Among all of the compounds emerging upon ruby laser irradiation of copper phthalocyanine, hydrogen cyanide (HCN) is of particular relevance due to its strong cellular toxicity. It is long been known as a colorless, rapidly acting toxic gas. If the quantities of HCN detected by the BfR are transferred to the situation in the human body (in vivo), HCN concentrations of up to 30 micrograms (µg) per millilitre (ml) would emerge in certain skin layers as a result of laser treatment. Although the most common ways of cyanide poisoning are ingestion and inhalation, cases of adverse health effects resulting from percutaneous absorption have also been repeatedly described. It is therefore to be assumed that local pigment concentrations of approx. 30 μg/ml HCN which might occur in dermal layers well supplied with blood vessels pose a potential health risk, especially if extremely large tattoos are irradiated (e.g. upper arm > 500 cm2).
Several tattoo removal methods are currently used. However, successful removal cannot be guaranteed, and certain methods pose health risks such as scar formation and allergic reactions.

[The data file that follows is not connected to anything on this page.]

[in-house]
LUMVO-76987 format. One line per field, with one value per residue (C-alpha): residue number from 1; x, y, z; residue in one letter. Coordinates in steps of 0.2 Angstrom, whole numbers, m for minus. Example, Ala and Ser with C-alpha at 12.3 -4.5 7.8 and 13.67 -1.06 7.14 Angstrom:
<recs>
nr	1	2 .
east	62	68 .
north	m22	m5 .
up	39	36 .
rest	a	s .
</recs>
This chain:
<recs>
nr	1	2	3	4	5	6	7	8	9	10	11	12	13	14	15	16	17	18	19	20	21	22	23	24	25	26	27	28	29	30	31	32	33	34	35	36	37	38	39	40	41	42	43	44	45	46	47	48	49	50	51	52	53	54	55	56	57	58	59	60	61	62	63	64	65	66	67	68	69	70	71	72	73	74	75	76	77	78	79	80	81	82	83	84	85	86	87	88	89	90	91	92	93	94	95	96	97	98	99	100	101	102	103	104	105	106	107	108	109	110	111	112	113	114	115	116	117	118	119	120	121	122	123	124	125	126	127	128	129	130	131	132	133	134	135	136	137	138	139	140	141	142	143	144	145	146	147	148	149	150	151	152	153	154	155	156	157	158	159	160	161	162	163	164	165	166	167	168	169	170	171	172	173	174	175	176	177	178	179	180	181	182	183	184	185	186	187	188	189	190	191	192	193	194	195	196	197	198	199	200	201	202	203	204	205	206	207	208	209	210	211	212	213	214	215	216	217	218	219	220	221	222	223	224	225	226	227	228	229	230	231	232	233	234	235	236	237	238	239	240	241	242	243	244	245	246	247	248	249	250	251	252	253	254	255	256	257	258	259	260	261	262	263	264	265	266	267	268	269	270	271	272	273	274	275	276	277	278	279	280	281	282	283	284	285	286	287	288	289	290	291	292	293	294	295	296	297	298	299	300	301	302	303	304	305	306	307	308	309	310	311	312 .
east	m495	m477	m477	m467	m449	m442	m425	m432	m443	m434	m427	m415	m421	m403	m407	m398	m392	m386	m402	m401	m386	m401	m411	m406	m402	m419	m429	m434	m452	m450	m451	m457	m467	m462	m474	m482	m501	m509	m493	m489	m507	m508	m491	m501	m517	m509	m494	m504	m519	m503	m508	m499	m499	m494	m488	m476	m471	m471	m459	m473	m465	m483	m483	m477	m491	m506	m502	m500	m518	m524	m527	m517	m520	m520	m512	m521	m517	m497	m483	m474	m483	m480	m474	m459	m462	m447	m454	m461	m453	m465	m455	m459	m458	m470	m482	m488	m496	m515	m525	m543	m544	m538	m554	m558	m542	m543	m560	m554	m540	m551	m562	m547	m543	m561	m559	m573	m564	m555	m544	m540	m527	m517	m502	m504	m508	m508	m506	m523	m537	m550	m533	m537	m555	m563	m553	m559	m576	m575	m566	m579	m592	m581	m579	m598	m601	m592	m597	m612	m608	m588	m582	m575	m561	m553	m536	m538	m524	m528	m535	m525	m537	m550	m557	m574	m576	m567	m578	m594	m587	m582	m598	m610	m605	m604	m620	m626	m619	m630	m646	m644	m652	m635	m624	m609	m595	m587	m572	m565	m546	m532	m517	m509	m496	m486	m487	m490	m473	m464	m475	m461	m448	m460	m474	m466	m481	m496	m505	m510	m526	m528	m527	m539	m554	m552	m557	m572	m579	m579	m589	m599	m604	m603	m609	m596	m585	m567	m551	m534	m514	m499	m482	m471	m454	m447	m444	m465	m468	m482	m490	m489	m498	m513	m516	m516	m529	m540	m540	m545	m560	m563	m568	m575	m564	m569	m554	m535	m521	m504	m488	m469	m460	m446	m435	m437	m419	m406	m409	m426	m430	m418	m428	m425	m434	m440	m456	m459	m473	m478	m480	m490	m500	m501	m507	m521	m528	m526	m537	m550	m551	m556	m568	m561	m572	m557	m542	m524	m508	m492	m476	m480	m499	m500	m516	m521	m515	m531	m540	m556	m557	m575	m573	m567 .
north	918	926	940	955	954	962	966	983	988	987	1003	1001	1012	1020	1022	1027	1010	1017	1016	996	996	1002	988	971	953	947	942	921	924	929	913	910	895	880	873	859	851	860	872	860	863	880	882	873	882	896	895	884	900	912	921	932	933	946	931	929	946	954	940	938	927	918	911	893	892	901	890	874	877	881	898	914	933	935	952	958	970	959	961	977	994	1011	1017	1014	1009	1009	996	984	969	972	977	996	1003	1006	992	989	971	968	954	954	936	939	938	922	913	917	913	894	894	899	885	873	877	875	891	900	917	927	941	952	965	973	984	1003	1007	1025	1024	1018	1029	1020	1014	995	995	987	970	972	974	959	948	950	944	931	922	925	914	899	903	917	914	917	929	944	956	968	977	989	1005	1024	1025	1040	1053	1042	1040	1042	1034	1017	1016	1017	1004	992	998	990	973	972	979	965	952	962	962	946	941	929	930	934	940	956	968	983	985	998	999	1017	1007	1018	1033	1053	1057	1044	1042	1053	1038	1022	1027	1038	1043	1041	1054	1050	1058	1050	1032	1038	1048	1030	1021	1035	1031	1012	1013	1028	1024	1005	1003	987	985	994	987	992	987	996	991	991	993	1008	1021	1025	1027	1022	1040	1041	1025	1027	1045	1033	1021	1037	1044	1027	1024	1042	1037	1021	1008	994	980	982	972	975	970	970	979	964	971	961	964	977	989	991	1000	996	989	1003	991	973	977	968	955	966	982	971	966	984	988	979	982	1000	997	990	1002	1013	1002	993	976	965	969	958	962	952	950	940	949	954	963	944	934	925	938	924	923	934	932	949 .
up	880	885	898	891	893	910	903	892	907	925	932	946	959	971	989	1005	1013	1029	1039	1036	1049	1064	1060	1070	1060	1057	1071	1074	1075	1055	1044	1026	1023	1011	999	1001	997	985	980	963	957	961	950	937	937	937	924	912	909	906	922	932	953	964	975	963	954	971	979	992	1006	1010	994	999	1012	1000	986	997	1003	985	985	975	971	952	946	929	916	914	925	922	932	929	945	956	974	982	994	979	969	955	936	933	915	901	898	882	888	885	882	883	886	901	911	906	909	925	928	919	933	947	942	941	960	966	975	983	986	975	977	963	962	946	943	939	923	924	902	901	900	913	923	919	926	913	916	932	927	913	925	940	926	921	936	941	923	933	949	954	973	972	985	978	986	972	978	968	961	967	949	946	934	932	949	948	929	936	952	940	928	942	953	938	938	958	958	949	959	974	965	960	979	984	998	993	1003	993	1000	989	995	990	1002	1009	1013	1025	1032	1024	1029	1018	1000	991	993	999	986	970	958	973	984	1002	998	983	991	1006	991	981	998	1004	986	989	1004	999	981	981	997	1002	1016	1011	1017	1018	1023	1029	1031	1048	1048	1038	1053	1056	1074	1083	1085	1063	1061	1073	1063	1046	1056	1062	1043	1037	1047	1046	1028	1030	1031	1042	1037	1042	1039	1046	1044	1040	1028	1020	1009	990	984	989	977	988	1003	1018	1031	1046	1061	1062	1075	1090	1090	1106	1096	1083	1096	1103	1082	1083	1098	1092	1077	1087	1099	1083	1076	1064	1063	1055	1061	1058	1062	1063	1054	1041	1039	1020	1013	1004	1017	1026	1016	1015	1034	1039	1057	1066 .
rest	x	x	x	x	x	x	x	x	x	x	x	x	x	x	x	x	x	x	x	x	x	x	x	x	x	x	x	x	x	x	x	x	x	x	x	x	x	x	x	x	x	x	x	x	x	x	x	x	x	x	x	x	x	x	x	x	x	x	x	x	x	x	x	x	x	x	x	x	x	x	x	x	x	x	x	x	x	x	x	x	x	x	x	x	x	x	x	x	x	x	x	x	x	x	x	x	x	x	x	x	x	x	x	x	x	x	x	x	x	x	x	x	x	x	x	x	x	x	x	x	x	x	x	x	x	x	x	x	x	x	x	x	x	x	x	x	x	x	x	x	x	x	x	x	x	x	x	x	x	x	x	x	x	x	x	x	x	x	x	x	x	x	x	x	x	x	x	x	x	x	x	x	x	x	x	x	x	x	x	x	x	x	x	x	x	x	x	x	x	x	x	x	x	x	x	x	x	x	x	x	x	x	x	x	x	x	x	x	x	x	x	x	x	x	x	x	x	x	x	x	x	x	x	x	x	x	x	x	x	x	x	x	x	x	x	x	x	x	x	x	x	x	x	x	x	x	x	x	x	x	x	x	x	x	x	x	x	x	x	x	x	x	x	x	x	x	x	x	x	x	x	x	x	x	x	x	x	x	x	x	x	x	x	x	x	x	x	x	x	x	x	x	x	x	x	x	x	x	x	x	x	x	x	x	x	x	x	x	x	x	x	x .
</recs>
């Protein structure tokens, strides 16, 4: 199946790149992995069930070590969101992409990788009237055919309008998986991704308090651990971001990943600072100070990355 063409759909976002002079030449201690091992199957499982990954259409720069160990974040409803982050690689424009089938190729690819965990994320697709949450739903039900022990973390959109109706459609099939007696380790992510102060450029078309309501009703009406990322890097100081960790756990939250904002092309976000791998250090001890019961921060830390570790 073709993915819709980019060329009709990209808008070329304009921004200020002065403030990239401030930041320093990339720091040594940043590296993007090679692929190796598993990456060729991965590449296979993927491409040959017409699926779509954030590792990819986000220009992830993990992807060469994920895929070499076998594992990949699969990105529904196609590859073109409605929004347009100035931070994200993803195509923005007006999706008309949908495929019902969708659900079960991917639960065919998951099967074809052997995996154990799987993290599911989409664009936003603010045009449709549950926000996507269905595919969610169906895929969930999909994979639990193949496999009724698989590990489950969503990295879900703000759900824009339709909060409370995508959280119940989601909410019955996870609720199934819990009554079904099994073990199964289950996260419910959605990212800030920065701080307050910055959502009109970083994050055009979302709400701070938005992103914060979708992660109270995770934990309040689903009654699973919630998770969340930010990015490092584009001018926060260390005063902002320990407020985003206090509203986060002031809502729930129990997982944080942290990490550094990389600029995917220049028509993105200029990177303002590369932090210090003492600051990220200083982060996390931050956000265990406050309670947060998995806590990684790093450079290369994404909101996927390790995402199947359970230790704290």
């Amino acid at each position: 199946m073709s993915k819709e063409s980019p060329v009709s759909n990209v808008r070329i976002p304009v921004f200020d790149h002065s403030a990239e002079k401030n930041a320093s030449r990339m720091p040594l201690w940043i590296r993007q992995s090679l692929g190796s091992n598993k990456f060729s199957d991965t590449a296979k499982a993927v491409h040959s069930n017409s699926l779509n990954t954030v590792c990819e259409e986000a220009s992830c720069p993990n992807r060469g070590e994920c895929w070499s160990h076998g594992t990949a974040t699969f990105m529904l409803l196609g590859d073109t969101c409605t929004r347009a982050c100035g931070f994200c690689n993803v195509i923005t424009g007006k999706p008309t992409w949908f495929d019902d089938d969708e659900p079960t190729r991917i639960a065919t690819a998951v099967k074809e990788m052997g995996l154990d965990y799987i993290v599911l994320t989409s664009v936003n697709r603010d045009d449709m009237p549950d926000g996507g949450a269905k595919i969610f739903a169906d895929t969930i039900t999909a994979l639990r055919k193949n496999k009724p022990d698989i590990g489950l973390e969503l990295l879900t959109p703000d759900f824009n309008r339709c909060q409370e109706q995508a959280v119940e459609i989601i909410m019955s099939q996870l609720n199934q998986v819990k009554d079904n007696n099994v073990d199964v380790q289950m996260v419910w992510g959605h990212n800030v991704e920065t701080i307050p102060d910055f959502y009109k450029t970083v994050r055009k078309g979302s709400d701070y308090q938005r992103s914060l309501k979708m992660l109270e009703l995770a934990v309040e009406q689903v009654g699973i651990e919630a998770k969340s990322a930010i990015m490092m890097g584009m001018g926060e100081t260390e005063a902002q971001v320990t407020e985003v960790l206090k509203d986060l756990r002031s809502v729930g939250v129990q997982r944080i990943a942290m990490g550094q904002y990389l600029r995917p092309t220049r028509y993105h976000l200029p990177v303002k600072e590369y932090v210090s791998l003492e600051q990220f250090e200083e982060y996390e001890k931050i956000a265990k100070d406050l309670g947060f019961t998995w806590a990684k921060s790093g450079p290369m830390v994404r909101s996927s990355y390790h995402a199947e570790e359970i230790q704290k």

Whereas tattoo removal by means of laser irradiation can lead to toxic fragmentation products, surgical removal of the affected skin area entails the risk of infection. For example, in 2011 individual cases were reported to the BfR where unwanted effects occurred following application of liquid tattoo removers. In some cases this resulted in severe inflammation of the skin with subsequent scarring.
The BfR recommends that tattoo removals are only performed using procedures approved by the medical profession and only by trained personnel in properly equipped facilities. Under all circumstances, consumers must be given comprehensive information about the possible risks associated with tattoo removal.
The BfR does not hold an exhaustive list of procedures for removing tattoos. New methods are constantly developed, and there is neither any requirement to report these new procedures to the authorities nor are these methods tested by the authorities.
A description of the various methods for removing tattoos and associated health risks can also be found in the BfR Opinion No. 013/2013 “Requirements for Tattoo Inks” from 28 August 2012, Point 6.
About the BfR
The German German Federal Institute for Risk Assessment (BfR) is a scientific institution within the portfolio of the German Federal Ministry of Food and Agriculture (BMEL). It advises the German Federal Government and Federal States (so-called “Laender”) on safety issues related to food, chemicals and consumer products. The BfR conducts its own research on topics that are closely linked to its assessment tasks.References: